• Good for collectors: if you enjoy collecting things in games you’ll love searching for all the missing Toads and trophies which will make you go through every area making sure you 100% everywhere

Mixed

  • The battle system: while it technically is still traditional turn based combat it comes with a puzzle element to it. the idea is before combat you have to attempt to use several sliders on a circled grid as soon as that’s done if you’ve successfully lined up the enemies you gain a boost in your attack (trust me I made it sound way more complicated than it is). Now I don’t have as much of a problem with the battle system as much as other reviewers because it didn’t feel like too much of a chore to get through and I got some satisfaction from solving a difficult puzzle but they also take a bit longer especially if you spend coins to increase the time limit to solve the puzzle and they don’t offer a particularly high level of strategy. The game also gives you a cheer system where depending on how many coins you’re willing to throw at the audience of Toads who will help you with a puzzle at the cost of how many coins you’ll earn at the end of battle. by the end of the game I was doing this more often than not for most of the hard puzzles since I was nether short on coins during the entire game and the games gives you a bit too many. the puzzles themselves range from insultingly easy to really difficult with little middle ground though it feel weird that the game can almost play itself in parts.

Cons

  • Not great for traditional RPG fans: it’s hard to get around the fact RPG fans will struggle to adjust to no experience pints and equipment having limited effects. As previously mentioned as well the lack of an experience system really lowers the perception of progress with your characters
  • You can’t control companion characters: the companion characters are all auto attackers and they miss as often as they succeed and also don’t appear in boss fights. This is a really bizarre call and I really wish I would have some control over them. Plus you only have 1 in your party at any one time and they’re very situationally important in terms of their abilities. I’m glad their here and there should be companion characters in Paper Mario going forward but it still feels off with them not being controllable.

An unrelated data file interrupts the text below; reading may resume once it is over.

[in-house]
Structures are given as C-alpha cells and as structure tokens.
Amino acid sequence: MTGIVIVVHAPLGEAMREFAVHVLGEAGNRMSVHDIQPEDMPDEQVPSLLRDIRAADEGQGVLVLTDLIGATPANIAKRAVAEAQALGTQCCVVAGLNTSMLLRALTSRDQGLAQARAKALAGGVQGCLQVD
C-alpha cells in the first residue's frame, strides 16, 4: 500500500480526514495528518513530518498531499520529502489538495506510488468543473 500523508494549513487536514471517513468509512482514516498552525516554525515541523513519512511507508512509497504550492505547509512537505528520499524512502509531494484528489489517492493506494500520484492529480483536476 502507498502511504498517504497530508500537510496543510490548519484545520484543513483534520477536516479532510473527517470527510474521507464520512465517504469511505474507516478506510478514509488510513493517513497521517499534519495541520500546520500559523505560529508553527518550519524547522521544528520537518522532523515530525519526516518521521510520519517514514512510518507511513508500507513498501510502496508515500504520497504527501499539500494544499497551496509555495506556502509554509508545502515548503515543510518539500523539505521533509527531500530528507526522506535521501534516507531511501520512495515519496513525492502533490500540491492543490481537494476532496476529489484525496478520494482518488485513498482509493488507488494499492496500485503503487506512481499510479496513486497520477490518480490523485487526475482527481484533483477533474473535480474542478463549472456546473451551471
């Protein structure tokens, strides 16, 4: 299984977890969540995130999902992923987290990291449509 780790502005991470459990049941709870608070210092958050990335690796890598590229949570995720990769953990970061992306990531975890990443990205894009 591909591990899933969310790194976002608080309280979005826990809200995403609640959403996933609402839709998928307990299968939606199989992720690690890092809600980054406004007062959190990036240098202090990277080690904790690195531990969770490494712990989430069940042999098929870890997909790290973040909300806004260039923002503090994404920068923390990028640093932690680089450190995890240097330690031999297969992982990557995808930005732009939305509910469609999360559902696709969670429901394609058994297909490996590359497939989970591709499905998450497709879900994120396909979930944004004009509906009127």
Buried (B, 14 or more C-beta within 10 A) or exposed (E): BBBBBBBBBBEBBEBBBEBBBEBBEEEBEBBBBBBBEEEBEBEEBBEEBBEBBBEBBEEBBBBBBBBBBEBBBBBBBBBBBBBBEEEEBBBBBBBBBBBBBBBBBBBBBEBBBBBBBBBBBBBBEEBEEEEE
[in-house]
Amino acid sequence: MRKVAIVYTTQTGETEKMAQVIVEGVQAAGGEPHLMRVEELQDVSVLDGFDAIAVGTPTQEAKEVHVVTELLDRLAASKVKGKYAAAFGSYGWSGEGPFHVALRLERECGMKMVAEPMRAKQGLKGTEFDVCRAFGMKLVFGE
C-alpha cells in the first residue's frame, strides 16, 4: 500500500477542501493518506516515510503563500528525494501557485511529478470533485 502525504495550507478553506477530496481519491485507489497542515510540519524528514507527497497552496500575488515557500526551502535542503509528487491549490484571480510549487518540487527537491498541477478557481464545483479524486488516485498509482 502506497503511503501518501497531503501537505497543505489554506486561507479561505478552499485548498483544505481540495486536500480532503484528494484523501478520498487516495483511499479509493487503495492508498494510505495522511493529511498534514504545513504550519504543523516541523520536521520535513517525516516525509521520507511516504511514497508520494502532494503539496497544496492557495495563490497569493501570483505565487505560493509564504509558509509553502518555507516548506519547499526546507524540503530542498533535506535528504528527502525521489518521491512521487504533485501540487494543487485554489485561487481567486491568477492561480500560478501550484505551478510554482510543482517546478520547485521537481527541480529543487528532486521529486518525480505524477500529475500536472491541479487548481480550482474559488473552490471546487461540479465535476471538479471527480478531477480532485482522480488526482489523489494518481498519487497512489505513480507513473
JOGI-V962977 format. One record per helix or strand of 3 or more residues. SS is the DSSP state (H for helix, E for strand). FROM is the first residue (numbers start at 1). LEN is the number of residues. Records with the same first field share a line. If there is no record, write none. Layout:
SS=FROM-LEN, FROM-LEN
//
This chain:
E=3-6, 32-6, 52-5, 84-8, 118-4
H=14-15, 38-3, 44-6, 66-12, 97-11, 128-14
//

Overall thoughts

I preferred this Paper Mario to Sticker Star and Colour Splash and in many ways I preferred it to Super Paper Mario. It obviously not as good as Thousand Year Door but no one was really going into this game thinking that. it really in many ways has the Paper Mario charm with the story, characters and dialogue, some amazing environments to explore and have fun with as well some awesome collectables and set pieces. This was genuinely enjoyable experience in spite of my rather mixed opinion on the battle system and the rather bare RPG mechanics. If they fixed many of the issues with those we could have another paper Mario close to Thousand Year Door. Still I actually really liked this game though and am glad I played it. still would love a port of Thousand Year Door but given how Nintendo has handled legacy content lately I would doubt that’ll happen

Score: 8.7/10

I would recommend though temper expectations if you’re a long time Paper Mario fan and get it at any time if you’re at all curious since the physical copy will never go on sale so the best way to get a discount if you’re unsure is to get it second hand or digitally in an E shop sale if Nintendo feels like having one with their first party games. I would suggest buying this though if you have a Switch given that the Switch release schedule at this time is baron at this time and is even worse if you take out Third party releases.
 
Calvin – Nerd Consultant